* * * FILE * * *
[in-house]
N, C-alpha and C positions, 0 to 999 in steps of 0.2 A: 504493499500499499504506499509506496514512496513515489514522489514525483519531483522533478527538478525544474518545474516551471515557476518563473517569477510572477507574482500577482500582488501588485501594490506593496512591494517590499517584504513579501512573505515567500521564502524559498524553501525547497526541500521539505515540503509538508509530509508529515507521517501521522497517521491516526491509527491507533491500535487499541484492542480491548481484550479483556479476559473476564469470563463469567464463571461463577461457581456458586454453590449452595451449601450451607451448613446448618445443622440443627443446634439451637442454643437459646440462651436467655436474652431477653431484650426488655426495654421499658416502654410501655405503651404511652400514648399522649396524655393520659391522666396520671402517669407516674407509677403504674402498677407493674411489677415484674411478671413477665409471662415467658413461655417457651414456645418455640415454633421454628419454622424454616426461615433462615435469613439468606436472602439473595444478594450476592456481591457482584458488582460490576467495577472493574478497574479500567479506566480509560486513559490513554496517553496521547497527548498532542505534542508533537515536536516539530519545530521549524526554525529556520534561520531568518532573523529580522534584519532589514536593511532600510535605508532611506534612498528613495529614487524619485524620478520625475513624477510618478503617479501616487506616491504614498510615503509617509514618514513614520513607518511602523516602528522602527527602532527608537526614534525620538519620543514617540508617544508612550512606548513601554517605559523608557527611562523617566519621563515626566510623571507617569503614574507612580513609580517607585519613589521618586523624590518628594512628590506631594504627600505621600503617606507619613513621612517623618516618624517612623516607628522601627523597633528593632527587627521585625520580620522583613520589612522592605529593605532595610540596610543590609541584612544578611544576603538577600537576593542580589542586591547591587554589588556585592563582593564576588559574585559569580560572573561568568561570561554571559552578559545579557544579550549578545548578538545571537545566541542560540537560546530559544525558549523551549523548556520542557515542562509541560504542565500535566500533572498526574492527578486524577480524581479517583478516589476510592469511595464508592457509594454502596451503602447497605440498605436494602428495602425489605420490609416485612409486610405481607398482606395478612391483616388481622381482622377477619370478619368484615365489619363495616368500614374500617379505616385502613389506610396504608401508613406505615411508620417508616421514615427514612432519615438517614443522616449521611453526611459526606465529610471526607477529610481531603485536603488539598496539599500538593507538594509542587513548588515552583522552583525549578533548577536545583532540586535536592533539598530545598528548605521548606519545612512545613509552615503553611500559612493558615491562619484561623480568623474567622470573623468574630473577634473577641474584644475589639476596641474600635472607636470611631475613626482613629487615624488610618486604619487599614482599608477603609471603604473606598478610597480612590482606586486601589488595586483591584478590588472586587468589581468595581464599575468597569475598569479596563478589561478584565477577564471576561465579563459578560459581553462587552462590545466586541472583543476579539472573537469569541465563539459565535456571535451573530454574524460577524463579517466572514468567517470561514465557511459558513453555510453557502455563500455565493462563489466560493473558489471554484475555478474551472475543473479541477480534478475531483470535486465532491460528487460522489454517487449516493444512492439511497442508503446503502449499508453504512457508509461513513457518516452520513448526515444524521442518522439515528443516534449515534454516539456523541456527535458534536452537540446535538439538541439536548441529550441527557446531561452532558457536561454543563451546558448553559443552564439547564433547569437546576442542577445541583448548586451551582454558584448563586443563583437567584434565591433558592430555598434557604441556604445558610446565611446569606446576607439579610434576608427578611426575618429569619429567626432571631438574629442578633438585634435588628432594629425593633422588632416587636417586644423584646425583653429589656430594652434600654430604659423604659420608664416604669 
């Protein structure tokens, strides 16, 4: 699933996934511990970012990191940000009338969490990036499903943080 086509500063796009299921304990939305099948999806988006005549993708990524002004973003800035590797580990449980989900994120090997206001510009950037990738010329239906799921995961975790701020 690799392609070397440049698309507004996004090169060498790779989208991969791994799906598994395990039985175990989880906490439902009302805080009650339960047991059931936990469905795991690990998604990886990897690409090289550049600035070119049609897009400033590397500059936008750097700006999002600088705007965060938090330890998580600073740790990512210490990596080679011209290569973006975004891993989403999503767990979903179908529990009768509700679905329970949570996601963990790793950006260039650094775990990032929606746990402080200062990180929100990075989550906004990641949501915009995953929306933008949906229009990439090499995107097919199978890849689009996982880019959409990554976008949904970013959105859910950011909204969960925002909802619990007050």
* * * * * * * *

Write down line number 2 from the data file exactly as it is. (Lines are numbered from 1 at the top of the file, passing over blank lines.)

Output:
N, C-alpha and C positions, 0 to 999 in steps of 0.2 A: 504493499500499499504506499509506496514512496513515489514522489514525483519531483522533478527538478525544474518545474516551471515557476518563473517569477510572477507574482500577482500582488501588485501594490506593496512591494517590499517584504513579501512573505515567500521564502524559498524553501525547497526541500521539505515540503509538508509530509508529515507521517501521522497517521491516526491509527491507533491500535487499541484492542480491548481484550479483556479476559473476564469470563463469567464463571461463577461457581456458586454453590449452595451449601450451607451448613446448618445443622440443627443446634439451637442454643437459646440462651436467655436474652431477653431484650426488655426495654421499658416502654410501655405503651404511652400514648399522649396524655393520659391522666396520671402517669407516674407509677403504674402498677407493674411489677415484674411478671413477665409471662415467658413461655417457651414456645418455640415454633421454628419454622424454616426461615433462615435469613439468606436472602439473595444478594450476592456481591457482584458488582460490576467495577472493574478497574479500567479506566480509560486513559490513554496517553496521547497527548498532542505534542508533537515536536516539530519545530521549524526554525529556520534561520531568518532573523529580522534584519532589514536593511532600510535605508532611506534612498528613495529614487524619485524620478520625475513624477510618478503617479501616487506616491504614498510615503509617509514618514513614520513607518511602523516602528522602527527602532527608537526614534525620538519620543514617540508617544508612550512606548513601554517605559523608557527611562523617566519621563515626566510623571507617569503614574507612580513609580517607585519613589521618586523624590518628594512628590506631594504627600505621600503617606507619613513621612517623618516618624517612623516607628522601627523597633528593632527587627521585625520580620522583613520589612522592605529593605532595610540596610543590609541584612544578611544576603538577600537576593542580589542586591547591587554589588556585592563582593564576588559574585559569580560572573561568568561570561554571559552578559545579557544579550549578545548578538545571537545566541542560540537560546530559544525558549523551549523548556520542557515542562509541560504542565500535566500533572498526574492527578486524577480524581479517583478516589476510592469511595464508592457509594454502596451503602447497605440498605436494602428495602425489605420490609416485612409486610405481607398482606395478612391483616388481622381482622377477619370478619368484615365489619363495616368500614374500617379505616385502613389506610396504608401508613406505615411508620417508616421514615427514612432519615438517614443522616449521611453526611459526606465529610471526607477529610481531603485536603488539598496539599500538593507538594509542587513548588515552583522552583525549578533548577536545583532540586535536592533539598530545598528548605521548606519545612512545613509552615503553611500559612493558615491562619484561623480568623474567622470573623468574630473577634473577641474584644475589639476596641474600635472607636470611631475613626482613629487615624488610618486604619487599614482599608477603609471603604473606598478610597480612590482606586486601589488595586483591584478590588472586587468589581468595581464599575468597569475598569479596563478589561478584565477577564471576561465579563459578560459581553462587552462590545466586541472583543476579539472573537469569541465563539459565535456571535451573530454574524460577524463579517466572514468567517470561514465557511459558513453555510453557502455563500455565493462563489466560493473558489471554484475555478474551472475543473479541477480534478475531483470535486465532491460528487460522489454517487449516493444512492439511497442508503446503502449499508453504512457508509461513513457518516452520513448526515444524521442518522439515528443516534449515534454516539456523541456527535458534536452537540446535538439538541439536548441529550441527557446531561452532558457536561454543563451546558448553559443552564439547564433547569437546576442542577445541583448548586451551582454558584448563586443563583437567584434565591433558592430555598434557604441556604445558610446565611446569606446576607439579610434576608427578611426575618429569619429567626432571631438574629442578633438585634435588628432594629425593633422588632416587636417586644423584646425583653429589656430594652434600654430604659423604659420608664416604669 